Senate Democrats head toward pivotal vote with climate agenda intact

Some budget experts had suspected that: certain conditions for the tax credits for electric drivingincluding restrictions on where car battery materials should come from, went against the budget rules guiding the process Democrats use to pass their bill by a simple majority and dodge a filibuster.

Under the current proposal, a car will only qualify for full credit if the batteries are made with materials sourced from the US or countries that have trade agreements with the US – a requirement that some experts argue will make it very difficult to obtain the tax credit.

But those provisions can apparently remain in the package — a decision that Sen. Joe Manchin (DW.Va.) is likely to please, who wanted the restrictions to curb reliance on China’s electric car industry.

“The Finance Committee’s clean energy tax package adheres to Senate rules and key provisions to ensure our clean energy future is built in America have been approved by the MP,” Wyden said in a statement. “I am especially pleased that our applicable wage regulations have been approved. These provisions guarantee wages for clean energy projects. Clean energy jobs will be high paying jobs.”

Saturday’s procedural hurdle, once cleared by Democrats, will lead to 20 hours of debate, split equally by both Democrats and Republicans. But neither side is expected to use their full time.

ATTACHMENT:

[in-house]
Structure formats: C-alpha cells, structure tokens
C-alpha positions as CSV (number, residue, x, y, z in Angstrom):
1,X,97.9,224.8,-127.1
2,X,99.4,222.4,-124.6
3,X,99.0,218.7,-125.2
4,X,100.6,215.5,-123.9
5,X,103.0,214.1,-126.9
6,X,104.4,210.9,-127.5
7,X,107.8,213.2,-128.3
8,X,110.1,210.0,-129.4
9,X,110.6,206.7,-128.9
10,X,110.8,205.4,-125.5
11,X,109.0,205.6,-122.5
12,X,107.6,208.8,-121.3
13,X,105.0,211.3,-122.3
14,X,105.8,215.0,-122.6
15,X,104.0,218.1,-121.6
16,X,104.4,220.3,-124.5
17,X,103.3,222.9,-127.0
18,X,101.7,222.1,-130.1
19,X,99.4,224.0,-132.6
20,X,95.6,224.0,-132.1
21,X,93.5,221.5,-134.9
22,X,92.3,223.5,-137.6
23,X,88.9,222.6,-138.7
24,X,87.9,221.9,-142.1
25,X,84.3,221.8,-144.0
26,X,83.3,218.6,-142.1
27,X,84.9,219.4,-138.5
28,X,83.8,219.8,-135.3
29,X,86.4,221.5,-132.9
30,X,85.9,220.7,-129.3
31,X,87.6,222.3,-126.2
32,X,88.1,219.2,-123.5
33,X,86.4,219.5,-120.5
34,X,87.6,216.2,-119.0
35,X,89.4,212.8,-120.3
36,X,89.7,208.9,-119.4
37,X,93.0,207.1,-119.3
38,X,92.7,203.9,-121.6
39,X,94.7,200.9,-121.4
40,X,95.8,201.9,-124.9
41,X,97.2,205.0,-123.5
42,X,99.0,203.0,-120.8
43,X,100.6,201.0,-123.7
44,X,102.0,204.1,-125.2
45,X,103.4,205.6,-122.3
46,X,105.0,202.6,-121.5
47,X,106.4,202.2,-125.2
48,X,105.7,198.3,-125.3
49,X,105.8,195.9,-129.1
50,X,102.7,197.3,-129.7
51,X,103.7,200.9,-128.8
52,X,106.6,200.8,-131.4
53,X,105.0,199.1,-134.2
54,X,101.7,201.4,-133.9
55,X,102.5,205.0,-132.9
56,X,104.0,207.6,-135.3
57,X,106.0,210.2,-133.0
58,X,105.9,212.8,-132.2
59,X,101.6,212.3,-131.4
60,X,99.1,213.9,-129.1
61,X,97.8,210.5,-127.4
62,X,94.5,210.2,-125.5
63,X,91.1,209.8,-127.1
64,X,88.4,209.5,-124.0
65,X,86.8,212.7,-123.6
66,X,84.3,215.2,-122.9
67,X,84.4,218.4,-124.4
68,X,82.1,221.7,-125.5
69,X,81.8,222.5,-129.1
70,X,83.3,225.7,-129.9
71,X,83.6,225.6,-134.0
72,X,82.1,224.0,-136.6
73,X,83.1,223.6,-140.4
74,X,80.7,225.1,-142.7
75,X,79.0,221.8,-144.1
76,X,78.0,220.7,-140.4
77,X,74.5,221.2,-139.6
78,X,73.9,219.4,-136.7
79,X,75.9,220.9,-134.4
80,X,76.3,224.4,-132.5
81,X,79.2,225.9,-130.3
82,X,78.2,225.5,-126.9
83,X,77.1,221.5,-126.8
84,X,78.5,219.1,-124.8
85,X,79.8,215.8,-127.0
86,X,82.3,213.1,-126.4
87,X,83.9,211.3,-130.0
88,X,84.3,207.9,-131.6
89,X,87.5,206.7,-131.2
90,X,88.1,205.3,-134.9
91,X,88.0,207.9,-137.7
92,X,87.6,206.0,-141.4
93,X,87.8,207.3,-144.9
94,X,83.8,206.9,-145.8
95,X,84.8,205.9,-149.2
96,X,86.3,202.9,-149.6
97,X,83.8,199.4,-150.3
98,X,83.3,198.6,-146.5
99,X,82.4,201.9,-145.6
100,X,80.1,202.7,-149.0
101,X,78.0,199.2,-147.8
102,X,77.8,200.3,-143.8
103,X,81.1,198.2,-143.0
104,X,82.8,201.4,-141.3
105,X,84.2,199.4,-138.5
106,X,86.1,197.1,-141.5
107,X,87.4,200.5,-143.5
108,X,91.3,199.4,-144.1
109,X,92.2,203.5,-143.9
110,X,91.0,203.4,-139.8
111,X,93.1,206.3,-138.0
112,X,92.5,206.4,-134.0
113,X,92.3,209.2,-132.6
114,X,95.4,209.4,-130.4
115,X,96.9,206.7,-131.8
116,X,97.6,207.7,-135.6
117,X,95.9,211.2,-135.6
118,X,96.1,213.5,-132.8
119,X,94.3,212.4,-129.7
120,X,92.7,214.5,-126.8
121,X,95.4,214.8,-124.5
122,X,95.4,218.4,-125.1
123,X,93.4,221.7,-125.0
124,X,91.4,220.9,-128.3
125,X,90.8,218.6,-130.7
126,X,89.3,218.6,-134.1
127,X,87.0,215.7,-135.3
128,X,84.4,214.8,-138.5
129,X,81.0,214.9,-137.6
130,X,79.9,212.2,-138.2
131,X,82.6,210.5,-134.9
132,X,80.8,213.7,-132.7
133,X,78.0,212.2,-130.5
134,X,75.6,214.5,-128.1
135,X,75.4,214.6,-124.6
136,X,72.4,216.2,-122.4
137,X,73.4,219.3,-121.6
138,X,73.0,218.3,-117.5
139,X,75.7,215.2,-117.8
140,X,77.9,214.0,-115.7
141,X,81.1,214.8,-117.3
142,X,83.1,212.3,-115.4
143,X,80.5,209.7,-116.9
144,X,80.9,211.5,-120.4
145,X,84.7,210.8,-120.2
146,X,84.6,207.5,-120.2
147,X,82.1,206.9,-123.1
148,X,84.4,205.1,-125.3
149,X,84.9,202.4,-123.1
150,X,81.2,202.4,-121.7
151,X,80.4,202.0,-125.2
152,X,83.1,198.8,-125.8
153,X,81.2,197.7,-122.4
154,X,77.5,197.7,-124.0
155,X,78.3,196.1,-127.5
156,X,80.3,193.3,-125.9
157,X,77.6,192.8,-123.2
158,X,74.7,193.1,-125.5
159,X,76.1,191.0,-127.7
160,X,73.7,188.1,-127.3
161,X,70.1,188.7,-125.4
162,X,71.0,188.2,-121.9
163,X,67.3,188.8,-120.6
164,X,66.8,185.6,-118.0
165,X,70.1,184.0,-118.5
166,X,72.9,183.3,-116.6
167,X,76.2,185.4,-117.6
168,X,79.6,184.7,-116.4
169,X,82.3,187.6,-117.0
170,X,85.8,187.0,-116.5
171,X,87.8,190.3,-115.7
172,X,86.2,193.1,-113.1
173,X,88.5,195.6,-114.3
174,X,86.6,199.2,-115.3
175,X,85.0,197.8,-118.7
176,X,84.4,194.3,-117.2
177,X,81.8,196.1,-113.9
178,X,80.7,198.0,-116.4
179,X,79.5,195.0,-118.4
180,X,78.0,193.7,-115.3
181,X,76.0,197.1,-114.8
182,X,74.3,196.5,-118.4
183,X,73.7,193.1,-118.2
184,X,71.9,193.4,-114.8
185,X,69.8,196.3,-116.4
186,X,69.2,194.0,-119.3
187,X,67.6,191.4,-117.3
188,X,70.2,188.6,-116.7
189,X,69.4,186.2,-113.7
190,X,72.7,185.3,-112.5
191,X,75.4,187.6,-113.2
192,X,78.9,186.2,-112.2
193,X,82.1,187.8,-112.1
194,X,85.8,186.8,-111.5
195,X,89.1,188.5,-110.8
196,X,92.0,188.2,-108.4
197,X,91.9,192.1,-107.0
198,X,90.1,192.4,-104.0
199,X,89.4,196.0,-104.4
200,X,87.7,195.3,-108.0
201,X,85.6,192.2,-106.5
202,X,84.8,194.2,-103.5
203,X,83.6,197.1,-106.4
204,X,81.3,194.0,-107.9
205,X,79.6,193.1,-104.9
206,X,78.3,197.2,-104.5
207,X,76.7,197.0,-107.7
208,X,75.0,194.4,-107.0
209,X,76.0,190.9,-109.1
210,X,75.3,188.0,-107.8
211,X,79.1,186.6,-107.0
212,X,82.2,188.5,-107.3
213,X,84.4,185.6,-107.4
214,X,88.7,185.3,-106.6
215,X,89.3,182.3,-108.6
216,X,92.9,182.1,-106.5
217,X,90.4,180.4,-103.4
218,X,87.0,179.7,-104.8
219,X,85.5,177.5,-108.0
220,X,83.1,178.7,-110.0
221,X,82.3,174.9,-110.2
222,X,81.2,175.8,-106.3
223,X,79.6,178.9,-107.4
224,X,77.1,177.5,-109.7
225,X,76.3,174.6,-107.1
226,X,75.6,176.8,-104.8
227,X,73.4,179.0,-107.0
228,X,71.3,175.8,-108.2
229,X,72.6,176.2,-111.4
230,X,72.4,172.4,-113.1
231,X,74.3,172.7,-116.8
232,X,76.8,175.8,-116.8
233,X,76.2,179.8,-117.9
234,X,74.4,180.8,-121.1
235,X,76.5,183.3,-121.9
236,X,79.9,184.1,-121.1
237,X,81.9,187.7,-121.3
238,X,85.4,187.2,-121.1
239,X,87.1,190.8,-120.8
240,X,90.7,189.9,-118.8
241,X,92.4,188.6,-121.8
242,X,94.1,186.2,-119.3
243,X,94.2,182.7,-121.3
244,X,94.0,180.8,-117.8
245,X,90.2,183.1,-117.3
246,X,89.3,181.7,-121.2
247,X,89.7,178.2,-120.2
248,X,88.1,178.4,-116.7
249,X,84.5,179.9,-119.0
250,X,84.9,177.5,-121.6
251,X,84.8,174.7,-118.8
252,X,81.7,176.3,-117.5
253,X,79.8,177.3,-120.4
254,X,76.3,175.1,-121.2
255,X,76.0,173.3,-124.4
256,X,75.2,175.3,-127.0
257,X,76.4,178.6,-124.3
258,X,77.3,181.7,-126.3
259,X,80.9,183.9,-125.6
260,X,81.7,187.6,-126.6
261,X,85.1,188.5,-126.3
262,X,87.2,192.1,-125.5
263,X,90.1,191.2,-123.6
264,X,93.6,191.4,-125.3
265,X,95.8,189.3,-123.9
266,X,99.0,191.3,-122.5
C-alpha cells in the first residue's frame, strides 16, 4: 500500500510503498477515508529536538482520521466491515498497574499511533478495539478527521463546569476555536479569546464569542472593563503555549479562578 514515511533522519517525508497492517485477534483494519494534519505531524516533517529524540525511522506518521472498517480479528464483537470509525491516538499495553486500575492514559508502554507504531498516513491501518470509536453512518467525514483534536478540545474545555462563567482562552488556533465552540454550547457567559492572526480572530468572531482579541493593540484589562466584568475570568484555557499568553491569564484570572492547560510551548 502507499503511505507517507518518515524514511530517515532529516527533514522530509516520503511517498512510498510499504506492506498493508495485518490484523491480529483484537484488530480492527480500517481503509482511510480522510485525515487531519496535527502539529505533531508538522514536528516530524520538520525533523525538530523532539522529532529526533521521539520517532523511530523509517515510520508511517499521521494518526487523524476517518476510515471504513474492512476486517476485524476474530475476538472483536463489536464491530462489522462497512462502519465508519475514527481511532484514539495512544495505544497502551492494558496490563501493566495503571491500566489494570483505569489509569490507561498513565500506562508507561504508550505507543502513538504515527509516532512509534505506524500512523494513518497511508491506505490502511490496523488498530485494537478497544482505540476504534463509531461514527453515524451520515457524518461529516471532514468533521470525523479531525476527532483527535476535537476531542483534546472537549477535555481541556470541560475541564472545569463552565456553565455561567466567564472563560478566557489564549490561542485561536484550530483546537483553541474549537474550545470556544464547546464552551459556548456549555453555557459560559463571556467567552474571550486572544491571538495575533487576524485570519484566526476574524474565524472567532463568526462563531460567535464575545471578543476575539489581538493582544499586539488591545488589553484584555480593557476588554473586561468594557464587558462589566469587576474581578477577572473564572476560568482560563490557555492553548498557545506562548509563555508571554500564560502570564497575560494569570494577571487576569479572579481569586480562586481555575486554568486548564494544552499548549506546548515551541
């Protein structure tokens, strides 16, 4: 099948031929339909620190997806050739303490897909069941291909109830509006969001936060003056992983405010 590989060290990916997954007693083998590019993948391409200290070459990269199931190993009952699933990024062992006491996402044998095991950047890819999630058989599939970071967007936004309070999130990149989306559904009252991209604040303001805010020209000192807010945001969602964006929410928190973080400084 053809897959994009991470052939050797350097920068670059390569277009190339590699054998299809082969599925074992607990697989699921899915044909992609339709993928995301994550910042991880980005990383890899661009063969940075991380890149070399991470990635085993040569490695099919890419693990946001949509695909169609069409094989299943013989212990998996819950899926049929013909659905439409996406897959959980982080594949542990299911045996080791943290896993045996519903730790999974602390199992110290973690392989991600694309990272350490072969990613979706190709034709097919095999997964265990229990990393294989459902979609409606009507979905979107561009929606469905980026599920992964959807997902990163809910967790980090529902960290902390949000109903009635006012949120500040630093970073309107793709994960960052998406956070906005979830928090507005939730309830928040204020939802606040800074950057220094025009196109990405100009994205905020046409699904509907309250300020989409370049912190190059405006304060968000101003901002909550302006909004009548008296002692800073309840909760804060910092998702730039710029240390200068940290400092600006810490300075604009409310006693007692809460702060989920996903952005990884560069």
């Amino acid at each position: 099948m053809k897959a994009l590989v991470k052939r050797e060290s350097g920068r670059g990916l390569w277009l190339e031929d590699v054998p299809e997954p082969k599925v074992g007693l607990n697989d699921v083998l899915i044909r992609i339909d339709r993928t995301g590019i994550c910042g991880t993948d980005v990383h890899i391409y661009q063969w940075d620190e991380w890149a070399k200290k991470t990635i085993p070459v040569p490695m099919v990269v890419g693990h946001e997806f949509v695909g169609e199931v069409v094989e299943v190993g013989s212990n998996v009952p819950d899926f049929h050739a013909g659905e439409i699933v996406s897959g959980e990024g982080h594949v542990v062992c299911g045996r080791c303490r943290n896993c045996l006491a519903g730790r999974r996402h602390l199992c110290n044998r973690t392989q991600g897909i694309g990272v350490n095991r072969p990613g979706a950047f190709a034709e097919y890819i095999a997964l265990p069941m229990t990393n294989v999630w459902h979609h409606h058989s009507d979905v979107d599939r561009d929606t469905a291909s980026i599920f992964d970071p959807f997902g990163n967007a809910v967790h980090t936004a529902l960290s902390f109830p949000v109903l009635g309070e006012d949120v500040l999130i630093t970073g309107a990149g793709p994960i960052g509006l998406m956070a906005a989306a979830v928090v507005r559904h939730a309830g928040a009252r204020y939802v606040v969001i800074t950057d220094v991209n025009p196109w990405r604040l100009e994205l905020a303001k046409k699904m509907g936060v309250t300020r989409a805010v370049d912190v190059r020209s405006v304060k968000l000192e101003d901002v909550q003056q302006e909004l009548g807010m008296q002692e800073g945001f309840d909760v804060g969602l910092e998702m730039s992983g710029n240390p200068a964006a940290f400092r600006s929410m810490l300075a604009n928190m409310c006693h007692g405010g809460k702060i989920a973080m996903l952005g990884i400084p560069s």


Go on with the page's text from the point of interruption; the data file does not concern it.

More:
Rather, senators are likely eager to get started on a marathon change process known as vote-a-rama, in which the GOP will rally a series of politically tricky votes for Democrats in hopes of changing the party line package more than a year in the making. The Senate must pass the amendment marathon before Democrats can finally pass it.

Democrats are waiting to see if they can include provisions that allow Medicare to negotiate the price of certain expensive drugs and if they can punish drug companies for raising the prices of individuals with private health insurance more quickly than inflation.

Republicans have argued that the savings made by the mandate, particularly in relation to the private insurance market, could be seen as a budget side effect of the policy rather than its primary purpose, which would violate Senate fiscal rules.

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